The Frenchman scrambled into the truck and tugged a metal case from under the bench Carter and Leon were occupying. Within moments, Hermann was lying on the clean blanket, Olsen's folded jacket pillowing his head. Knowing the wounded man would be going into shock, Carter quickly shed his jacket and tossed it across the truck to Newkirk. He tucked it and his own around Hermann, covering him from shoulder to knees. Thumb stuck in his mouth, Leon watched every move, trembling from the close quarters and the growing number of strangers.

Leaving Newkirk with Hermann, Olsen went to the back of the truck and looked out at the bunker's entrance. Jeoffroi peered up at him from ground level, gauging his intent. He took a step closer, just in case. Tiger's orders before the mission had been adamant. No one went back in.

"Don't try it," Carter softly warned Olsen, knowing his impetuous nature.

Olsen bit his lower lip, clearly deciding whether to heed the warning. Newkirk stood, poised to intervene should he make the wrong choice.

"Don't tempt fate twice in one day, mate."

After a moment's pause, Olsen slowly turned, edged around Hermann's body and took a seat beside Carter. Leon cringed away, whimpering around his thumb. Carter shushed him and gently stroked the lank, oily hair. He caught Newkirk watching and offered his friend a thin smile, happy to see him safe and sound. Newkirk responded with a wan smile, which quickly disappeared when he glanced out the open doors.

Jeoffroi checked the time and raised a hand, catching Tiger's attention. She nodded. He trotted to the cab and started the truck. It rumbled to life with a cloud of exhaust. He hopped out of the cab, leaving the door open, and returned to the back of the truck.

"Klaus," Hermann suddenly whispered, struggling to lift his head. He weakly reached out, sending the coat draped over his upper body sliding to one side. Olsen leaned down and gently covered him again. Newkirk captured Hermann's hand between his own, saying the words he needed to hear.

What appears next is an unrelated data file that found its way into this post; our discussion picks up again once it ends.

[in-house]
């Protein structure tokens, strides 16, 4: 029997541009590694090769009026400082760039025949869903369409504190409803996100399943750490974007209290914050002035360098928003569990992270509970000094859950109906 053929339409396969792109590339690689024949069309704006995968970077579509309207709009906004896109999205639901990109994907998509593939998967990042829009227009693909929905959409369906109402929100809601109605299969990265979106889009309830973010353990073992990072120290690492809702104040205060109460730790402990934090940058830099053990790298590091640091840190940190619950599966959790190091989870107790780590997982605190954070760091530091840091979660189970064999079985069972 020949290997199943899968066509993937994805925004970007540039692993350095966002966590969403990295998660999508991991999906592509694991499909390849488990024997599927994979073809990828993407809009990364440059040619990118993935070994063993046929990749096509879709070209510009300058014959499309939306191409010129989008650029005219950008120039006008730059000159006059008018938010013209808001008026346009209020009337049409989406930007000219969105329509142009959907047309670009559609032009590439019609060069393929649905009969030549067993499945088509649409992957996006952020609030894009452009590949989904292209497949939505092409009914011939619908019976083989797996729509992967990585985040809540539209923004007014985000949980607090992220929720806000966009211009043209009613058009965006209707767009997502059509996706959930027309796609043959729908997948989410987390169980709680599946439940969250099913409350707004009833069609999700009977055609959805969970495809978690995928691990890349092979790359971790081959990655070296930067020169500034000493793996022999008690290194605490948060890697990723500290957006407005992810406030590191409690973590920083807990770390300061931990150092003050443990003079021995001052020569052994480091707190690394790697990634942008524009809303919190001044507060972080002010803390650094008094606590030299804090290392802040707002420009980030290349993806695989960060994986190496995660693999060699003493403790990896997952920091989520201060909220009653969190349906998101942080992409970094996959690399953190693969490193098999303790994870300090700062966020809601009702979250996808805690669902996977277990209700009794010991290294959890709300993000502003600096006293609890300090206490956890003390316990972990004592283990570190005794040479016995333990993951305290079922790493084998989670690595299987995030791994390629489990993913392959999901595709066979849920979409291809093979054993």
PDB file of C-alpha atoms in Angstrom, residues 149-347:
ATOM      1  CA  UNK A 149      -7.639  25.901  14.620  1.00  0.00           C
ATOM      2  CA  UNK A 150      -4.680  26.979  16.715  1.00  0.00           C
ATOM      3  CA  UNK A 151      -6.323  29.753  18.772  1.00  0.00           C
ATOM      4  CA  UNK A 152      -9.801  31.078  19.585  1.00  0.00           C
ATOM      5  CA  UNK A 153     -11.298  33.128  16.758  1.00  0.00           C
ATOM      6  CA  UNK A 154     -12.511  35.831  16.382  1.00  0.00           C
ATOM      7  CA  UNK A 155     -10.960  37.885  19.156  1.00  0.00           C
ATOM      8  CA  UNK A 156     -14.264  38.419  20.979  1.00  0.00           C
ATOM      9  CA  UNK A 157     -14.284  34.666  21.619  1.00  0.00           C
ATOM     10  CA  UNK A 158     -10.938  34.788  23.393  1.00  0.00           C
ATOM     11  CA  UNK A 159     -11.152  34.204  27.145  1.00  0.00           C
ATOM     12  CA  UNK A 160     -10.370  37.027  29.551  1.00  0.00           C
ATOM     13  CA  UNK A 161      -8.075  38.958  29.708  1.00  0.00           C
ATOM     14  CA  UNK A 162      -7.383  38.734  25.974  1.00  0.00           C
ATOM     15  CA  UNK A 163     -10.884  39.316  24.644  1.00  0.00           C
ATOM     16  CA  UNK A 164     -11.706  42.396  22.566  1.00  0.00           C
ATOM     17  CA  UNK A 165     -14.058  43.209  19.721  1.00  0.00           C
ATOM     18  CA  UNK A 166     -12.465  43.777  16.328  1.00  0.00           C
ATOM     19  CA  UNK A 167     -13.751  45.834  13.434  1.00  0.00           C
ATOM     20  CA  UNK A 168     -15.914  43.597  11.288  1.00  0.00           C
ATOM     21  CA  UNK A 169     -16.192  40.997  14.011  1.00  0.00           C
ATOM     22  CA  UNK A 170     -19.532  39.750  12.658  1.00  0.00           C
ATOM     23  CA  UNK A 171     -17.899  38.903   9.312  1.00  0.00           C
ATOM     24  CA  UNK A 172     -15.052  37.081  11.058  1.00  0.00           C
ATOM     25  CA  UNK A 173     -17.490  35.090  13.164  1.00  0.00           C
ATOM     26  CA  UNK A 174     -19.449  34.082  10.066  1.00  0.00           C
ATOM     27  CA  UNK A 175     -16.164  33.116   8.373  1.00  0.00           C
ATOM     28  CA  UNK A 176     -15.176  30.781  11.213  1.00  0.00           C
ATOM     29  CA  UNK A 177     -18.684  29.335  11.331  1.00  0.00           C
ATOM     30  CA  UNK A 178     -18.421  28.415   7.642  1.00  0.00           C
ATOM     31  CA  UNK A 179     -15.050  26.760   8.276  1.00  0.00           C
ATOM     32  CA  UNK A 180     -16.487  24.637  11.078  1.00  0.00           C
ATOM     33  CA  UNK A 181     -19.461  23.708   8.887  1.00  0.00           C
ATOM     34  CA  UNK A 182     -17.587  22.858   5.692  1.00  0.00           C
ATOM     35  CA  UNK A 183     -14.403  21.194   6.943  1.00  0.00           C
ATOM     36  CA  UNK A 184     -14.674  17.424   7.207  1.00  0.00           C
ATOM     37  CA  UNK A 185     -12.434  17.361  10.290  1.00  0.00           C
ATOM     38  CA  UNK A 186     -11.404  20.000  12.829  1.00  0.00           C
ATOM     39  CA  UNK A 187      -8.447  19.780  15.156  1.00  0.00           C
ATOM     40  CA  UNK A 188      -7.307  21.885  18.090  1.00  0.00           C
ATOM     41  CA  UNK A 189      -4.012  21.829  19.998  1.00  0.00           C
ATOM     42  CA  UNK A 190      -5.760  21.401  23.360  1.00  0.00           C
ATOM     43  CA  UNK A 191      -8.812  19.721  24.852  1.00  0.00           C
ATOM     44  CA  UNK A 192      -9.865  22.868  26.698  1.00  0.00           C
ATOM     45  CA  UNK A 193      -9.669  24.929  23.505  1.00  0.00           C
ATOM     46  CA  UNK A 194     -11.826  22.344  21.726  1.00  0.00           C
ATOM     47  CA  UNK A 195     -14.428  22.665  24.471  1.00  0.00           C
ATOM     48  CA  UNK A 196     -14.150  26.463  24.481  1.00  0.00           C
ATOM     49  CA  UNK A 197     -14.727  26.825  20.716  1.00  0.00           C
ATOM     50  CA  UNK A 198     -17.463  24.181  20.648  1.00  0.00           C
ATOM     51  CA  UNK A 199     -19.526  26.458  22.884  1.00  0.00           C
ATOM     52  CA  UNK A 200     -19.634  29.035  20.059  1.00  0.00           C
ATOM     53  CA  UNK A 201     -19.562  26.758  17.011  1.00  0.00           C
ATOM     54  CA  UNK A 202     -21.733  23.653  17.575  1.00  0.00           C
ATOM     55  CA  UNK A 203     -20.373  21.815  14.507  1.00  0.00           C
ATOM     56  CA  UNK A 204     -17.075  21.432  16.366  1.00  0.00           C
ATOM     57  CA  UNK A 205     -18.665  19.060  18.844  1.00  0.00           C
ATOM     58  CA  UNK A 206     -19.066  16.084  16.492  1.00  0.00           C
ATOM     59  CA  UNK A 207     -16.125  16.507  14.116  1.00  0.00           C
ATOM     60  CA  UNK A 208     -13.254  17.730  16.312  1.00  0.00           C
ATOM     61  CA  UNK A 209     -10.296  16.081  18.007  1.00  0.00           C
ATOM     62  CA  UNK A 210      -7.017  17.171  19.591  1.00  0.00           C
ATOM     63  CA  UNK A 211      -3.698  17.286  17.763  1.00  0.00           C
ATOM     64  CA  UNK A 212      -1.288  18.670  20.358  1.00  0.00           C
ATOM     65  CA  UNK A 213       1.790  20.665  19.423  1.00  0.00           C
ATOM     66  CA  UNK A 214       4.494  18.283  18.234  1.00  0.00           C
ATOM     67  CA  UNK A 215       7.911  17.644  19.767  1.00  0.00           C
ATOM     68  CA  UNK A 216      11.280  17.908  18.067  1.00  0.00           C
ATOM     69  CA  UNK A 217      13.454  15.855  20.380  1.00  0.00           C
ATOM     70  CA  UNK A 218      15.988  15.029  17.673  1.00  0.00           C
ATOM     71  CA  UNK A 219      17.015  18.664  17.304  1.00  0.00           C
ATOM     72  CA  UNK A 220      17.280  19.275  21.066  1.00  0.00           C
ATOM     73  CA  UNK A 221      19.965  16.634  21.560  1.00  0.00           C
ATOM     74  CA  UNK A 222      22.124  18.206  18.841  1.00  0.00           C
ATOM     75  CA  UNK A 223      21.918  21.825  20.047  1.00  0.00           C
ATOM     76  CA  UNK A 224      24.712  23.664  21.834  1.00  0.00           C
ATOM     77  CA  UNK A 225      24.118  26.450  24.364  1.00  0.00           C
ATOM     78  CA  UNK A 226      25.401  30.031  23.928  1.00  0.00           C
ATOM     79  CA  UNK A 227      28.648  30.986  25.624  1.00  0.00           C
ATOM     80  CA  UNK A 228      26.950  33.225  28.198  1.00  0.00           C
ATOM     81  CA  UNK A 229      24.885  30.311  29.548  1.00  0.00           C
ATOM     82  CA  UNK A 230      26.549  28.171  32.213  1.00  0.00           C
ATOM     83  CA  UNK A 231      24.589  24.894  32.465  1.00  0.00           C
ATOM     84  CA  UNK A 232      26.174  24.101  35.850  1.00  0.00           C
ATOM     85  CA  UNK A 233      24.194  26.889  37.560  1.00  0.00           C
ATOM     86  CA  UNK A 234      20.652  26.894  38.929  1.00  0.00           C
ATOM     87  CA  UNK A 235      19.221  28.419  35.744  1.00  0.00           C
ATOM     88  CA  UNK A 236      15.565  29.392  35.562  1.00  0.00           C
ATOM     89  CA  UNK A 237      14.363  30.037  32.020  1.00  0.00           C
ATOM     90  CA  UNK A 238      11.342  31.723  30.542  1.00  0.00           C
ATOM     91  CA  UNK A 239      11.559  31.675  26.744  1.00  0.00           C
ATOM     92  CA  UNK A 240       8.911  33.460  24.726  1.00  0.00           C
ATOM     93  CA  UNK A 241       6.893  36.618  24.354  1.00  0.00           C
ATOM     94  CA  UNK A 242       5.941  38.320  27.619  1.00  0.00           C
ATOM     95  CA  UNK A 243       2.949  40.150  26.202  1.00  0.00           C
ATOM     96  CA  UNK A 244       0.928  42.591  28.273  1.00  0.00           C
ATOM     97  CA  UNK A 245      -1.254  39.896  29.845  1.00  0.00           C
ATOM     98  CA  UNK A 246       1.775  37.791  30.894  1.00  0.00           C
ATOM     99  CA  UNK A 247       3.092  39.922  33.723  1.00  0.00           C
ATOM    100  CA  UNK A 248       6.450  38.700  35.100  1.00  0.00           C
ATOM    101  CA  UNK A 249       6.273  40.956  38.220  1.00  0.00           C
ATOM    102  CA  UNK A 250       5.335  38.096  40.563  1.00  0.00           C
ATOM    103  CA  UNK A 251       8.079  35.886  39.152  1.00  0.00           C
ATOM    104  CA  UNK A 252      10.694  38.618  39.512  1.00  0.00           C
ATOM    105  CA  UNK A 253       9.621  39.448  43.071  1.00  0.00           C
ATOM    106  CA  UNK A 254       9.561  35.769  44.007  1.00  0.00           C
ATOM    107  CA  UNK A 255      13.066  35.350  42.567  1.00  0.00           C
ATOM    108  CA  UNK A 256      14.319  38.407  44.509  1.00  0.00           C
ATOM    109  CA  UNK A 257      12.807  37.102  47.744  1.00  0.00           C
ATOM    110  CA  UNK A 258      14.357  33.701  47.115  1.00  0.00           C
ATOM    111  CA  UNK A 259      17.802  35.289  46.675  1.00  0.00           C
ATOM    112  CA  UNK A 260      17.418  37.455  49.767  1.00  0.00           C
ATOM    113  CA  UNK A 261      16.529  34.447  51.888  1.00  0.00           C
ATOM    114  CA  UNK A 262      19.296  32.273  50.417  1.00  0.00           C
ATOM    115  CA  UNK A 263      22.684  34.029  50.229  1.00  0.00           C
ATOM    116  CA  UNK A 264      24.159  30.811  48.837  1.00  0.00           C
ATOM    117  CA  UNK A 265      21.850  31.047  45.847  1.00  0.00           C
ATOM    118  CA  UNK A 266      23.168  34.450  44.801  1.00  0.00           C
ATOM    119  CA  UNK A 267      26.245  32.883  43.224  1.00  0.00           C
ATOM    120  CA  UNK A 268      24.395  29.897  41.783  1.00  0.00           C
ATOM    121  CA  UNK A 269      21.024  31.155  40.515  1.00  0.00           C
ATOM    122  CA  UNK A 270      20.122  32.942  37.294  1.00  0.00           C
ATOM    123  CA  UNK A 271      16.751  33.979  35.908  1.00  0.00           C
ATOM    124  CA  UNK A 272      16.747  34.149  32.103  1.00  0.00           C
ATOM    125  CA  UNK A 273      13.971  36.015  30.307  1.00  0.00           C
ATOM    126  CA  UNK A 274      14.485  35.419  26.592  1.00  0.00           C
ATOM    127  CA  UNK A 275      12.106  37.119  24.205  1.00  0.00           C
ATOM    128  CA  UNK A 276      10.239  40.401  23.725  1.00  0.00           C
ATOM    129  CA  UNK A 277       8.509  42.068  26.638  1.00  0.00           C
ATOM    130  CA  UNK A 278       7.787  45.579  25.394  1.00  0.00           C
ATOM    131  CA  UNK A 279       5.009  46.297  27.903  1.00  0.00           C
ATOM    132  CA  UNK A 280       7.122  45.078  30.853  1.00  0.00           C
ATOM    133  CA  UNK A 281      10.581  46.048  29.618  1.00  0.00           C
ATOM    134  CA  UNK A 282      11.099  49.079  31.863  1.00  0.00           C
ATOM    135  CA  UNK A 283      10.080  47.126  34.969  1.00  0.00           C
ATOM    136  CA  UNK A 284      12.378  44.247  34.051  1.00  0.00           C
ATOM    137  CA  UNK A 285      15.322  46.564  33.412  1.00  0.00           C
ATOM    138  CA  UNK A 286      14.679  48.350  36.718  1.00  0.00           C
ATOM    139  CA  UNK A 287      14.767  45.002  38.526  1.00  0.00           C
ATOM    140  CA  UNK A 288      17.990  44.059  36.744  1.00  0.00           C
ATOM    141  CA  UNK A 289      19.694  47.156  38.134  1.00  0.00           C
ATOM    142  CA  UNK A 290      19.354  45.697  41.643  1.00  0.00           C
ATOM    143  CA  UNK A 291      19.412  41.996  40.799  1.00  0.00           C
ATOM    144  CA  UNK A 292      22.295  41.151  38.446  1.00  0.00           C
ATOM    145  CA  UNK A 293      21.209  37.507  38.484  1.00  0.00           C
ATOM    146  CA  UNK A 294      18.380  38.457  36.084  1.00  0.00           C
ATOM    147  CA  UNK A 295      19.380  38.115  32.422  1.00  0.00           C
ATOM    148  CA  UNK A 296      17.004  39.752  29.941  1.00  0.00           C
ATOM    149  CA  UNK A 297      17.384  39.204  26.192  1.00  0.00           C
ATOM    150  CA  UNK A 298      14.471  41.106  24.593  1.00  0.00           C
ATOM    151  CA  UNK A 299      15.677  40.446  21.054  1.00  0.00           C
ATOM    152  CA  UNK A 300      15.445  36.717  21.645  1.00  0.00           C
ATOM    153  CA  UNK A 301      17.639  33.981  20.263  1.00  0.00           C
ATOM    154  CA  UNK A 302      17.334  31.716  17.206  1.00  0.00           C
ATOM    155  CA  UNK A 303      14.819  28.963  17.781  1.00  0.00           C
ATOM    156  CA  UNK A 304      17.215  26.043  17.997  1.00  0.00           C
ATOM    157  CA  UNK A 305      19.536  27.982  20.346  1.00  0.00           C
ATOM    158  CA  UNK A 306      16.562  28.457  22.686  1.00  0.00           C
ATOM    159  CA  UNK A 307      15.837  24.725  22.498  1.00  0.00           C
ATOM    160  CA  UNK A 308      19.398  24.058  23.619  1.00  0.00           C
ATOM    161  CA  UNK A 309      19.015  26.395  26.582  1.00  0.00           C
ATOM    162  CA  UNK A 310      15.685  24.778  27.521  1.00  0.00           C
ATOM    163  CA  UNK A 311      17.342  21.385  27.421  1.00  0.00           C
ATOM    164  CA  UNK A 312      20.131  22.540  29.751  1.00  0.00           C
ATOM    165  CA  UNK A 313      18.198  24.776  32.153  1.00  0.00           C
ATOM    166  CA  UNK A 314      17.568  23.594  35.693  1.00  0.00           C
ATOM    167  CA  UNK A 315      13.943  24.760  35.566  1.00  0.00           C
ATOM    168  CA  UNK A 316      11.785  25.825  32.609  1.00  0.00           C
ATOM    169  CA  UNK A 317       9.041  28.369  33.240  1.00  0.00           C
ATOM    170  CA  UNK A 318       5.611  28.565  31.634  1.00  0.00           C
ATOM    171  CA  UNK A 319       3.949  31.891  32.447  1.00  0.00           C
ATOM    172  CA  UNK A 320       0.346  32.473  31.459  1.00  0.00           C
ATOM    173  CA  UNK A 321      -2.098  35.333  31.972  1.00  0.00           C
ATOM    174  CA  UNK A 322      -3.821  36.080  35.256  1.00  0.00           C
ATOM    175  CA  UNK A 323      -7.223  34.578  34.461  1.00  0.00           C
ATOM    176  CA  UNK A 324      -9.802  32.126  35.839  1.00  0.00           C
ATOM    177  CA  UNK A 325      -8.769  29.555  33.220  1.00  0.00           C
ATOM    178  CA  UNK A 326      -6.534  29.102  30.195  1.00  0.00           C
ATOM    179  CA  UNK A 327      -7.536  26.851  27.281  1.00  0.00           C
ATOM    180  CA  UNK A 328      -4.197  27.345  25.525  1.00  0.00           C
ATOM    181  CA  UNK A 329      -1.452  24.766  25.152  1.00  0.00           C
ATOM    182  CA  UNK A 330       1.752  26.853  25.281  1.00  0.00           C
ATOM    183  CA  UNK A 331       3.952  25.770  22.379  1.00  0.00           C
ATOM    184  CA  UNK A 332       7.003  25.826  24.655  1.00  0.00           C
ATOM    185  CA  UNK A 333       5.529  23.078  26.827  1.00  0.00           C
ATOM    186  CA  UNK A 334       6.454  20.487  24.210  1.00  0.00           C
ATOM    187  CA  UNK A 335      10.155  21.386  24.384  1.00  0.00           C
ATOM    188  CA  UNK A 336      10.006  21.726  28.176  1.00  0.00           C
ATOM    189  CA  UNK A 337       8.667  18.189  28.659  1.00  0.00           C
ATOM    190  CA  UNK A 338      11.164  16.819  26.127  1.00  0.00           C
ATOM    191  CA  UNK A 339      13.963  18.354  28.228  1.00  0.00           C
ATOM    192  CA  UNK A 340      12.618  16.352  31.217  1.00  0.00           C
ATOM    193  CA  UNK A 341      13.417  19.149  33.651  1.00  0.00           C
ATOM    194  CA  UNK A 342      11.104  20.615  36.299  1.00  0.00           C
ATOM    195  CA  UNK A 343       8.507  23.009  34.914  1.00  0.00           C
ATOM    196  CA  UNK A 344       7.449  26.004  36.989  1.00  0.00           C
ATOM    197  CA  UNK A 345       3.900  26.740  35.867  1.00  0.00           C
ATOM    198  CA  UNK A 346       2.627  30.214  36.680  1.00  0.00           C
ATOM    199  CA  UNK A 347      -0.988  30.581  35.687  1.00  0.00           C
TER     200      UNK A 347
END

"He's coming, mate. He's coming."

Four minutes, fifty seconds.

"Where are they?" Kurt wondered aloud, clenching and unclenching his hands. He paced, turned and stared up the road toward the bunker. "They should have been here by now."

O'Malley silently agreed. He shifted his gaze from the empty road to his watch and swallowed hard.

"We must have faith," Zoellner said, utterly calm. It was the first he had spoken since returning from dropping Tiger and her men off near the bunker. His truck waited close by at the side of the road, motor running, doors flung wide open.

"Faith," Kurt whispered to himself, thinking back to a conversation with Hogan. Faith, his friend had once claimed, had not kept his beloved brother Jim alive when his ship had been torpedoed and gone down. For a time, Hogan had rejected his faith, and only recently had found it again.

"Faith," Kurt whispered again. Closing his eyes, he let his chin drop to his chest and prayed hard for the oldest Hogan son and the rest of his extended family.

Four minutes, fifty seconds.

"I can run no further," Niklas gasped, releasing Hogan's sleeve and falling to the floor. Hogan slid to a stop, and shoved his gun into its holster. Fisting both hands in Niklas' shirt, he yanked him up again. Niklas gasped, his hands coming up to wrap around Hogan's wrists. Hogan easily broke the hold.

Not wasting breath on a warning, he pulled Niklas onto his good shoulder. A tremor raced the length of his body, a warning he was pushing it to its limits. He mentally shrugged. No choice. Do or die.

Niklas squirmed, feet kicking, hands flailing for something to hold onto. Hogan staggered sideways, his wounded shoulder colliding with the wall. Cursing and seeing stars, he used his hip to straighten away from it, leaving a large smear of blood behind.